By Ron Leir
Kearny Schools Superintendent Patricia Blood unveiled her proposed redistricting plan for five newly reconfigured kindergarten to grade 6 elementary schools last Thursday night to mixed reactions from a packed house at Lincoln School.
The plan – a by-product of the new middle school program for grades 6 and 7 – was to be presented to the Board of Education Monday, June 16, for final approval before being implemented for the fall term in September.
Several school trustees, including President Bernadette McDonald and other members of the board’s majority bloc, attended last week’s meeting as observers.
Blood spent part of the session outlining the revised school boundary lines – (fliers and maps defining those borders were made available to attendees) – and reminded parents that the new borders were a ripple effect of centralizing all seventh- and eighth-graders at Lincoln School.
The expectation is that the district will be saving money in the process by not replacing all of the 25 teachers who will be retiring June 30 and by transferring multi-certified instructors to fill slots where most needed, Blood said.
Even with the enrollment growth anticipated, Blood said that class size should even out district-wide among elementary schools to manageable levels. For K, grades 1 and 2, class size will be “capped” at between 21 to 23; for grades 3 and 4, the maximum will be 23; for grades 5 and 6, 25; and for grades 7 and 8, 25 to 26, she said.
Afterwards, Blood patiently fielded questions from the audience for about 90 minutes.
A number of parents voiced concerns about some children having to walk longer than normal distances to get to their new school; others worried about timelines for picking up multiple kids in the same family from different schools; some wanted to know about security at the new middle school.
By state law, school busing is triggered if students have to travel more than two miles to reach their school. Kearny “isn’t a busing district,” said Blood. “Even if we ran two school buses up and down Kearny Ave., it would be a great expense,” she added.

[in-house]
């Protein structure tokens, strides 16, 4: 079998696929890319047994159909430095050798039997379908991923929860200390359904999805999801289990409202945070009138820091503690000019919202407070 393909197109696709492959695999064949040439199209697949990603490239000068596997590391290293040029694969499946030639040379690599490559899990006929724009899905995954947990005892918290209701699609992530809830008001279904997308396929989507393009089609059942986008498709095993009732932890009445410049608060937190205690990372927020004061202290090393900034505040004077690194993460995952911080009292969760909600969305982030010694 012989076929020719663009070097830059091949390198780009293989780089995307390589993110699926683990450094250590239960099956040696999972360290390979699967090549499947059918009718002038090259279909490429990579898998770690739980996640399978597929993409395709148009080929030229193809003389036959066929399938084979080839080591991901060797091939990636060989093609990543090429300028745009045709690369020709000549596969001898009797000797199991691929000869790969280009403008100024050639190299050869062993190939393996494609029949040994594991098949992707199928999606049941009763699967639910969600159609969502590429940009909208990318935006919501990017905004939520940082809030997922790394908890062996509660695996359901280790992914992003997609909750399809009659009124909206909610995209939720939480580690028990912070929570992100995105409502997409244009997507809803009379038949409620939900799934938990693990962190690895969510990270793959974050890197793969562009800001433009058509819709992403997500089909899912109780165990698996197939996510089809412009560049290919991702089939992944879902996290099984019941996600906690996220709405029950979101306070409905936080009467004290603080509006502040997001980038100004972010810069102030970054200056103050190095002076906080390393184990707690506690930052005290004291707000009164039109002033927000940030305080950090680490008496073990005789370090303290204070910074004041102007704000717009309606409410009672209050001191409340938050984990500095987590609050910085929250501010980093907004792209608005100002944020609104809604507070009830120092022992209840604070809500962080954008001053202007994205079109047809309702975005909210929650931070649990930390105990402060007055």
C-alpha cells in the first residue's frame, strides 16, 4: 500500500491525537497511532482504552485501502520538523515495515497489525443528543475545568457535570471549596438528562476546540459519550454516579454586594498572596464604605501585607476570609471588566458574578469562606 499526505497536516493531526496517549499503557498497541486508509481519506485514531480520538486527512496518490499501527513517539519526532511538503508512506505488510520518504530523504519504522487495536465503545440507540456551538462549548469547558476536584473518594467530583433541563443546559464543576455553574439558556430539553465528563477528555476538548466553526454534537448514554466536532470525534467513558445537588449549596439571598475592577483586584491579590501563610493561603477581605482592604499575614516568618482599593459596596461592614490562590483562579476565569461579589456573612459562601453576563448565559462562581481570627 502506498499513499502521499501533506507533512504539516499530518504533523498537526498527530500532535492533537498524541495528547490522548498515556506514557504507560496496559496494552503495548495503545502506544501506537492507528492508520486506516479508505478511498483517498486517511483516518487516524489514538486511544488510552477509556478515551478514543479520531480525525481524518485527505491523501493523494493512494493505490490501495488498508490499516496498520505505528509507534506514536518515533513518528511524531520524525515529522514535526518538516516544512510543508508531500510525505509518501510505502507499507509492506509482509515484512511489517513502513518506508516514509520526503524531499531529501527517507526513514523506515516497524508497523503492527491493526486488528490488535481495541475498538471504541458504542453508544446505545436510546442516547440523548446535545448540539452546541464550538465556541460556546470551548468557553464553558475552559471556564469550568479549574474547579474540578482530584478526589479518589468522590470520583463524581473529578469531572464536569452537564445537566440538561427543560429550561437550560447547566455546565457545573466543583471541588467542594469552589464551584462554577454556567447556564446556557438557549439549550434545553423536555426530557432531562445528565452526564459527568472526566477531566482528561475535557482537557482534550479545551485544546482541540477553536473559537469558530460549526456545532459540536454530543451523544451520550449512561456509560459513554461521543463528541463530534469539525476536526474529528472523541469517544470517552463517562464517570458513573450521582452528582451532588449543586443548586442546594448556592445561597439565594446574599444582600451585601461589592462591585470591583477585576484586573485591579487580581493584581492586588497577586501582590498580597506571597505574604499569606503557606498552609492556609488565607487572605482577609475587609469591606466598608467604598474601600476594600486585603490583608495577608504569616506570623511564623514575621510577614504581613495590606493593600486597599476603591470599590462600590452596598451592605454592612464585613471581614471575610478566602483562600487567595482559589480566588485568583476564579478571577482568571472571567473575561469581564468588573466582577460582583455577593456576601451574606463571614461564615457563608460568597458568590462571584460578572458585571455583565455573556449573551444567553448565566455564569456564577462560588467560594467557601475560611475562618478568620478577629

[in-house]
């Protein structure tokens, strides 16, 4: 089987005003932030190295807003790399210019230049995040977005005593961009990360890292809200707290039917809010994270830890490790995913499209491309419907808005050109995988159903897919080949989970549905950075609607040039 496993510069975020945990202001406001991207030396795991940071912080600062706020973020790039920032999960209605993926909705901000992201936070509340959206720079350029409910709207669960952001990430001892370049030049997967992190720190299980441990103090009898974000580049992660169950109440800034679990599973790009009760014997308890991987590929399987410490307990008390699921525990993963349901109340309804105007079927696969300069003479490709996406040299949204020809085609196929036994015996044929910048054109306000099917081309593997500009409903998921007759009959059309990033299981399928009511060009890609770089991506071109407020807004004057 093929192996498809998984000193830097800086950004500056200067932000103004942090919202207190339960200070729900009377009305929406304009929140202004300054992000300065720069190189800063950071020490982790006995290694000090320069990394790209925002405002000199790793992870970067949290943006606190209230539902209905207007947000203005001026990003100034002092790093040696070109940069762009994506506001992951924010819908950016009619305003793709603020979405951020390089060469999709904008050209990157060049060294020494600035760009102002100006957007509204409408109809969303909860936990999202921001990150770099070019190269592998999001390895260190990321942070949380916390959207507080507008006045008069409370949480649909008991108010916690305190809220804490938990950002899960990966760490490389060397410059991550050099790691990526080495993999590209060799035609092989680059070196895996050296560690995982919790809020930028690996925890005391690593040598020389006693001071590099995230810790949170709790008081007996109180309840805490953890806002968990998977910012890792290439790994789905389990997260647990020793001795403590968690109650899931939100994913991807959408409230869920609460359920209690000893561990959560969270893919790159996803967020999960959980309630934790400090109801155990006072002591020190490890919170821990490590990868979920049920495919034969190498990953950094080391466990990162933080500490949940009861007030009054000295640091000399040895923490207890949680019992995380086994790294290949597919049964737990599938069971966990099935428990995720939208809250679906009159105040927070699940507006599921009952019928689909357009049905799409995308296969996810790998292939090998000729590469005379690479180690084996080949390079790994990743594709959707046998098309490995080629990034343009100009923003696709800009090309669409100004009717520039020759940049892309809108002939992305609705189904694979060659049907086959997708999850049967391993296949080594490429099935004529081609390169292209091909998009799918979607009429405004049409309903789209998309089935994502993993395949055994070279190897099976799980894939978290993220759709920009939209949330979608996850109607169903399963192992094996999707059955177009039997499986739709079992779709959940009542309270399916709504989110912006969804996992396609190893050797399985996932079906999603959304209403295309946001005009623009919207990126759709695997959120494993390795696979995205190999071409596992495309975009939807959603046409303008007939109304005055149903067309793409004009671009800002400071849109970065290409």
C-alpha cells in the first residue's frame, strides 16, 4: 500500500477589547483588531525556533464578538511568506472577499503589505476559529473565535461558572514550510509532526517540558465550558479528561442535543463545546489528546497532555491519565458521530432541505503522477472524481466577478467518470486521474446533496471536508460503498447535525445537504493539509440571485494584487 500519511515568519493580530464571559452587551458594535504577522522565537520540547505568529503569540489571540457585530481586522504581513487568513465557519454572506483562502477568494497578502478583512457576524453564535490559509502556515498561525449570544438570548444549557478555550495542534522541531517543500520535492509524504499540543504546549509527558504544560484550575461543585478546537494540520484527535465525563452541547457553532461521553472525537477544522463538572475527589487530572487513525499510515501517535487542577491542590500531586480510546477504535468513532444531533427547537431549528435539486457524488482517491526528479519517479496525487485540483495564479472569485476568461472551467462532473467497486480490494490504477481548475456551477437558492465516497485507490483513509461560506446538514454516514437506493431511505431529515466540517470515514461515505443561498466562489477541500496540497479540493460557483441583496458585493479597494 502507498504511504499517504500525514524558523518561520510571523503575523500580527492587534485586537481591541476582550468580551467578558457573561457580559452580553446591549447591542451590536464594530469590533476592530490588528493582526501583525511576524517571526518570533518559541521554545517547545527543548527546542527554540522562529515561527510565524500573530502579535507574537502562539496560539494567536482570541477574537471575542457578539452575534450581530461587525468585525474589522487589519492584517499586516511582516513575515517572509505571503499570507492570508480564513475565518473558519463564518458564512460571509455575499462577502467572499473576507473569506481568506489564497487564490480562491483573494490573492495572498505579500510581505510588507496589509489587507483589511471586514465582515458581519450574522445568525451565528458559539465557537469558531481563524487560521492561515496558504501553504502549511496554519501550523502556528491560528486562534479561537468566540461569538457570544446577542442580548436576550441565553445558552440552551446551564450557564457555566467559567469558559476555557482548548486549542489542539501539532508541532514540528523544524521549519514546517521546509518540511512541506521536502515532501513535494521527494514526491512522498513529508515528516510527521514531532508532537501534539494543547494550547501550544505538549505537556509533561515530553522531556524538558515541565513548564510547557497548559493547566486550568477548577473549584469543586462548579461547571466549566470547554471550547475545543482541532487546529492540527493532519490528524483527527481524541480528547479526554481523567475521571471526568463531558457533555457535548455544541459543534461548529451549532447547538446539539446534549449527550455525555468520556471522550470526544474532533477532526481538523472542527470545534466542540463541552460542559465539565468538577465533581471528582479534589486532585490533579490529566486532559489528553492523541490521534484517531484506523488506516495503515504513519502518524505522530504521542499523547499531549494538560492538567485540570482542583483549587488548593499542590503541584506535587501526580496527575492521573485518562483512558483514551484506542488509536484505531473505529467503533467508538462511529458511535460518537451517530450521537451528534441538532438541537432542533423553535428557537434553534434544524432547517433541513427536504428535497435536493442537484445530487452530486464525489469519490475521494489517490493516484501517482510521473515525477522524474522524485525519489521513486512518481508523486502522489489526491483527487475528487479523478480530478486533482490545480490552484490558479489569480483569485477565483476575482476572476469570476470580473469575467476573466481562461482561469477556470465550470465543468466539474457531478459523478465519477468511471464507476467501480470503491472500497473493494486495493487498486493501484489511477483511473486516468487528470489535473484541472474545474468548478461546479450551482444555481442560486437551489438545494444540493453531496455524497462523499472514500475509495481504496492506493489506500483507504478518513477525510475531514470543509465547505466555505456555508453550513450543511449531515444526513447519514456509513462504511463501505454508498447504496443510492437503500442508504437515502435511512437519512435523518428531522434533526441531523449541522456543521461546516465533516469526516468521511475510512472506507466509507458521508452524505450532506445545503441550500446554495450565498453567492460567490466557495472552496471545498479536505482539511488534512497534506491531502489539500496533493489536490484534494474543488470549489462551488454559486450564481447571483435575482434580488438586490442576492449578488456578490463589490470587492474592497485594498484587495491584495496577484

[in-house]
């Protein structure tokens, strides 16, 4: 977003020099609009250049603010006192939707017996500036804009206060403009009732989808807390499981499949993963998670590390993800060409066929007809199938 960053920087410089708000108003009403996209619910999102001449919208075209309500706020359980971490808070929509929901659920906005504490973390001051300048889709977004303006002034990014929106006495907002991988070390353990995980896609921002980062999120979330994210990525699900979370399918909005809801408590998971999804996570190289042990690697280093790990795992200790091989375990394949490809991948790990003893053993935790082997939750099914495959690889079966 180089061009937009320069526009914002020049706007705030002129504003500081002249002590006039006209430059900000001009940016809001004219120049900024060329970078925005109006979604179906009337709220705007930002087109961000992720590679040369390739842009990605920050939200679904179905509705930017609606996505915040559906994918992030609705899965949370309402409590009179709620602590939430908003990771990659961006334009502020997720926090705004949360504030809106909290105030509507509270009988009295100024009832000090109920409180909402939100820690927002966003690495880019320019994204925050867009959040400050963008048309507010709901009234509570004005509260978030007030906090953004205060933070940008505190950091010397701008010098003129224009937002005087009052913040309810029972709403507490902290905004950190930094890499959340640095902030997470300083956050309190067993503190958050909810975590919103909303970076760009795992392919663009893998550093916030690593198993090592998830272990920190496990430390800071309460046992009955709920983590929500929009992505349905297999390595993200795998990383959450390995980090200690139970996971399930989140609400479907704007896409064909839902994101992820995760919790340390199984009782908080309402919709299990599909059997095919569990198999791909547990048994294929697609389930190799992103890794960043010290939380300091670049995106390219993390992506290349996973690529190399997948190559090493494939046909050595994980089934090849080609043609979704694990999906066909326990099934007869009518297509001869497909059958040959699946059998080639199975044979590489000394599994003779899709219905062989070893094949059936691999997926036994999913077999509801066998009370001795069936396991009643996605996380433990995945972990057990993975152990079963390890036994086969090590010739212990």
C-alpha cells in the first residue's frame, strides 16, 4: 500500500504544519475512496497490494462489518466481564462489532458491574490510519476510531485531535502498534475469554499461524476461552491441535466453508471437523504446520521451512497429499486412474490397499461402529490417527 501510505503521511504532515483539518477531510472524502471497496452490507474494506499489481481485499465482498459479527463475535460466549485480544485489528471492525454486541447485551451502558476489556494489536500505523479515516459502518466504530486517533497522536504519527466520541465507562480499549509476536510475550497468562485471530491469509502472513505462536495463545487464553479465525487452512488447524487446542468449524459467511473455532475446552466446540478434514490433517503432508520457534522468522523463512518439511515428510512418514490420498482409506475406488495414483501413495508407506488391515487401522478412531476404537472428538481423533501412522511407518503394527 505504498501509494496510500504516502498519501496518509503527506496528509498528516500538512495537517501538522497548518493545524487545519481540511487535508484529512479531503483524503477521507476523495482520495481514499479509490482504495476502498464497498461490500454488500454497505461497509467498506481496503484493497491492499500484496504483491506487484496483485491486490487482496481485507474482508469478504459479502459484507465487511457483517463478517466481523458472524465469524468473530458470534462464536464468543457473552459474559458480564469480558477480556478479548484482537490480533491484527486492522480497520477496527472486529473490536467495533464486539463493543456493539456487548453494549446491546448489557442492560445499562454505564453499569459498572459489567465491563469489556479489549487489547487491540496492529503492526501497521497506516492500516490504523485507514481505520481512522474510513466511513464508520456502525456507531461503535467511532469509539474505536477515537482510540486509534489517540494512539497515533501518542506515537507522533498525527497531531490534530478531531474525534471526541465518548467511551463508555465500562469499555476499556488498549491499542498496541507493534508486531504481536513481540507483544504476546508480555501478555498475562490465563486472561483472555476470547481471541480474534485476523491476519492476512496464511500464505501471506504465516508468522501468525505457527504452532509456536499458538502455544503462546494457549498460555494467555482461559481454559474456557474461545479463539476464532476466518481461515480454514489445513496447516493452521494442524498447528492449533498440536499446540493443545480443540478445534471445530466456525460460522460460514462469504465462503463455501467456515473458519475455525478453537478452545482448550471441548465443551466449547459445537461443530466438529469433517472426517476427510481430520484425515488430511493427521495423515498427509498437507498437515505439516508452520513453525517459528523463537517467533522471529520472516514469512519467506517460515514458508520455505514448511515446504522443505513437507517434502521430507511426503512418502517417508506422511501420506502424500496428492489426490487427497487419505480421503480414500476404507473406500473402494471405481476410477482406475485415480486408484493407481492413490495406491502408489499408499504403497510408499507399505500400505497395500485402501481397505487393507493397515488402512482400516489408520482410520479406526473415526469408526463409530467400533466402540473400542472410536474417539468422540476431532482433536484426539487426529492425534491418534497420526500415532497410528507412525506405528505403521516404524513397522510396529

Blood recommended parents investigate car-pooling children to and from school. “We’ve all done it for [taking kids to] soccer and baseball,” she said. “At Franklin School, where my office currently is, I see probably more than 100 parents dropping off students on any given day.”
Out of consideration for students with siblings in more than one school, Blood said: “We’re going to ask the [school] board to consider staggered hours for smoother pickups and drop-offs.” If parents believe they have “hardship” situations, they should contact her office, Blood said.
When a parent suggested that additional school crossing guards should be secured to ensure kids’ safety, Blood said that the number and location of crossing guards are controlled by the municipal government, not the school board.
Asked whether Lincoln School would be equipped with metal detectors, Blood said that there’d be “no detectors” but that the district was “ordering” electronic swipe cards for admission to the building.
“I promise you we’re doing everything in our power to keep our schools safe,” Blood said, “but I don’t think you want your kids to be coming to an armed camp.” To this statement, much of the audience responded with loud applause.
Blood added that, “Our school secretaries do look at those [surveillance] cameras [mounted at schools’ main entrances] before buzzing in visitors.” Blood said that even she has been challenged by a vigilant secretary – and rightly so, she added.
Asked if anything would be done to help youngsters going to different schools adjust to new surroundings, Blood said that all elementary schools would have “summer orientations.”
And, at Lincoln, where kids will be grouped as parts of teams of 100 to 110 with four “core subject teachers” assigned to each team, kids will be brought in, “100 at a time,” to see how instructional areas are being arranged, Blood said. Additionally, there are plans for a “social event” the week before school opens, she said.